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And in the dark. The next bicycle I bought was an old, used one, and nobody was interested to steal it. Bicycles were a necessity because of the long distance between the classrooms and the different dormitories, dotted along the edges of the enormous campus.
As an American, I was not about to keep quiet about what I thought was the extreme selfishness of many Chinese professors in keeping the keys and the bicycles for their own personal use and convenience. I was sure it had happened before but nobody reported it to the authority. And it happened at the beginning of the new school year. And now I was a victim, not a quiet one, to be sure. I was about to raise hell! How could adult college professors do this to me?…Wantonly ignoring the rules established by the Administrative Committee of Zhangzhou Campus, Xiamen University? I shared my anger and frustration with only one Chinese professor. Someone I could trust with my way of thinking or response to whatever was transpiring inside the academic community.
“This is China. You must learn to be patient,” he tried to calm me down. Anyone, living with over 1.3 billion people in China, to me, has to be patient about everything in the society or community. Overpopulation could be used, at times, to justify human indifference to the needs of the citizens.
“Patience? What patience?” I said, angrily and impatiently, demanding my voice to be heard. Privately.
“You are new to this country. It is not good for you to say bad things about other teachers in the same school,” he warned me.
“What bad things?”
“You are an American. You are impatient about everything. You have no right to tell others what to do. This is China, not America.”
“I believe if there is a problem, we must all try to correct it,” I said, empathetically. “Are you saying we should just ignore it and not do anything about it?”
“Don’t rock the boat, if I were you,” he cautioned me.
This is China. It didn’t take me long to learn what was going on in China. For a long time, especially under the communist government, it seemed nothing was about to change because, in the thinking of some people, we lived in a country with too many
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people and you could not please everyone. So you learned to accept whatever was going on around you or in your life. The government would not be listening to you anytime soon. You learned to accept your circumstances the best you knew how. For a while I felt like I was born into one of the castes in India…you accepted it and lived with it from birth till death. This is China.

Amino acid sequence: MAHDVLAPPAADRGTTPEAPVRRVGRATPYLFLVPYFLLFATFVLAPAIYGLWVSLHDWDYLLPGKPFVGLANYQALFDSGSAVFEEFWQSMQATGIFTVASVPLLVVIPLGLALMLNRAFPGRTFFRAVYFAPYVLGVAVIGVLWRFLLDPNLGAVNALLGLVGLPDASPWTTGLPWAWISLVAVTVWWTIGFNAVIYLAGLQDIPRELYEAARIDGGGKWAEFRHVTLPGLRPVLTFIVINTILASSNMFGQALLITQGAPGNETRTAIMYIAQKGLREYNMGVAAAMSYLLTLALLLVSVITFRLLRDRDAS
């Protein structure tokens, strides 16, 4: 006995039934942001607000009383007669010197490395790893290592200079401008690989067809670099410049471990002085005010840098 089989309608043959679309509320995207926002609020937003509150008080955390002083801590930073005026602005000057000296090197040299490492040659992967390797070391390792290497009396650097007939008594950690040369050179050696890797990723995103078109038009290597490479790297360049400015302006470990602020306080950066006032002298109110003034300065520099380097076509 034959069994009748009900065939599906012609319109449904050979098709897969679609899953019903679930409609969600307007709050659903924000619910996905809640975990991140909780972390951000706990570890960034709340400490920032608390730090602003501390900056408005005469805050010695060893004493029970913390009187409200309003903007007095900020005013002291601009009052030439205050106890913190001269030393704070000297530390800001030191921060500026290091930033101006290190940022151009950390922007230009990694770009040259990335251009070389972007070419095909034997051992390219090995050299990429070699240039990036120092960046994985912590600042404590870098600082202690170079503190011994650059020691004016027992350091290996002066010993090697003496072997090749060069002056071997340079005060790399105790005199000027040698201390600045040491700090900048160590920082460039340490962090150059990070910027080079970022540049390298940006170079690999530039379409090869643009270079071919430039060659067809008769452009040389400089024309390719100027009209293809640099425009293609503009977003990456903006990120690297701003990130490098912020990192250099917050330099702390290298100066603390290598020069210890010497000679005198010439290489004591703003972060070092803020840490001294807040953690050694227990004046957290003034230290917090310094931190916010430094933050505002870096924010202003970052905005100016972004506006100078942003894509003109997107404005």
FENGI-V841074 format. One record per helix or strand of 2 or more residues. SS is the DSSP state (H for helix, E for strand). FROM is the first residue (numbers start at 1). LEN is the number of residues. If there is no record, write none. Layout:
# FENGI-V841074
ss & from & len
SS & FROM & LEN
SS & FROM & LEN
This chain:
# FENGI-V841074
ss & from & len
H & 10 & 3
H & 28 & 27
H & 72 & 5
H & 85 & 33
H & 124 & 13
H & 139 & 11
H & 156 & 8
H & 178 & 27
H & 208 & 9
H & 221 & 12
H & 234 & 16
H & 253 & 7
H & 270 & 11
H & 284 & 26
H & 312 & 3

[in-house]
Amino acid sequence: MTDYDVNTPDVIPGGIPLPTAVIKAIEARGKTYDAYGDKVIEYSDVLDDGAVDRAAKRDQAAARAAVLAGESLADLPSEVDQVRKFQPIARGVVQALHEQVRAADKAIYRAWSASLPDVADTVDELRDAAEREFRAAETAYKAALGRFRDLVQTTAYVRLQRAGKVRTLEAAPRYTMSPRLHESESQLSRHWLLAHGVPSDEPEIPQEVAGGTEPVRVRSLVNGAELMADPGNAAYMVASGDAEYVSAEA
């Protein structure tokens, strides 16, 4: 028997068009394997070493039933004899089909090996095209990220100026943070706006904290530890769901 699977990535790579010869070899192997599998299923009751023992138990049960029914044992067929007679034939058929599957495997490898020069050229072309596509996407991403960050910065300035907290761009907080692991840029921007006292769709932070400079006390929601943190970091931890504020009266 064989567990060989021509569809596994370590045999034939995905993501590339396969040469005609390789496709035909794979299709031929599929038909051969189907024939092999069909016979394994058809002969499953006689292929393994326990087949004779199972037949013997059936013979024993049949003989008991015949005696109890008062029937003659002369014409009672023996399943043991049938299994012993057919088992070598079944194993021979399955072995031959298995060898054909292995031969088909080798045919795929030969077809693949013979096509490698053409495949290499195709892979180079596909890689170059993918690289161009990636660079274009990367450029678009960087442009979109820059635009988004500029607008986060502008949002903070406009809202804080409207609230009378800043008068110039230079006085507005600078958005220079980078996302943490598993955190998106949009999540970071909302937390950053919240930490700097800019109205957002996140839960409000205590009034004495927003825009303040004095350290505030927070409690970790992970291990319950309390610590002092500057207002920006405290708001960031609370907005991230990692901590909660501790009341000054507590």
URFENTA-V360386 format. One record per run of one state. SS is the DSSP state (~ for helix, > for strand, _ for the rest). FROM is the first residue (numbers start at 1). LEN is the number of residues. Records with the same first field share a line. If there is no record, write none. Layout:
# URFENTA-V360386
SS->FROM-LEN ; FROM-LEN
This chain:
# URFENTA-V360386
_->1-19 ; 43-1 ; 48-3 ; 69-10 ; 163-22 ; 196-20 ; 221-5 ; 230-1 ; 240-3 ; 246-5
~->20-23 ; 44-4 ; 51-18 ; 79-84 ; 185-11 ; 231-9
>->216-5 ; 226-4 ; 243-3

Since President Xi Jinping took over the presidency of China in 2012…people are able to smile now because he wants everyone who works for the Chinese government to take care of the people. Remember, his voice loud and clear, when ordinary citizens come to you, your primary job is to make sure you listen to them and do your best to improve their lives. You are here to serve the needs of the people. No small wonder many young college graduates are not rushing to take the civil service examinations like before Xi Jinping became the president of China.
For years, civil servants had enriched themselves by encouraging and greedily accepting hung bao (red envelope with cash as gifts), money and gifts from the people if they wanted anything done for them. Many of my students told me government servants in China are not well compensated, one cause, in their thinking, for the rampant corruption. President Xi is aware of the bribery and corruption going on in China. That is one major reason for his anti-corruption measures to rid China of all evils in the society.
Anything can happen in China. The consequence of President Xi’s anti-corruption measures is to allow more people, rich or poor, to get the help they need from the government. Without all the red tapes and bureaucratic obstacles, citizens are free to do business with the government: education, jobs, hospitals, legal services, security, travels, licenses, everything you need to improve your lives in China. And this includes all the foreigners who want to do business in China…it is getting easier each day to initiate business deals in China. And President Xi is making sure ordinary men and women and young people are getting the help they need to improve their lot in life in China. That is the essence of President Xi’s China Dream.
This is China. Happy days are here again!